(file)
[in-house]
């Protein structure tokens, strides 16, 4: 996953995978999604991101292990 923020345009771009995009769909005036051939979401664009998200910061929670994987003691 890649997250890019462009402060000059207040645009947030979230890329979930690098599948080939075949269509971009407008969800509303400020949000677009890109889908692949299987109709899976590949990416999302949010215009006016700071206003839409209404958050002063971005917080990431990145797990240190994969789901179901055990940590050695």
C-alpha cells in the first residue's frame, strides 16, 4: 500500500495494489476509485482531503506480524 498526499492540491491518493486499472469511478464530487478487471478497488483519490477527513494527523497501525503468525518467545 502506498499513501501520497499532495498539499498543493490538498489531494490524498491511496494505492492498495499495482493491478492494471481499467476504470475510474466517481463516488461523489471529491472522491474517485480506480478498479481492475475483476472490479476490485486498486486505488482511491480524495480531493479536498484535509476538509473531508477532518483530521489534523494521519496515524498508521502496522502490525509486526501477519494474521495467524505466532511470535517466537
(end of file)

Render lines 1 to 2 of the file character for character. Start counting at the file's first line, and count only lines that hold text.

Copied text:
[in-house]
């Protein structure tokens, strides 16, 4: 996953995978999604991101292990 923020345009771009995009769909005036051939979401664009998200910061929670994987003691 890649997250890019462009402060000059207040645009947030979230890329979930690098599948080939075949269509971009407008969800509303400020949000677009890109889908692949299987109709899976590949990416999302949010215009006016700071206003839409209404958050002063971005917080990431990145797990240190994969789901179901055990940590050695």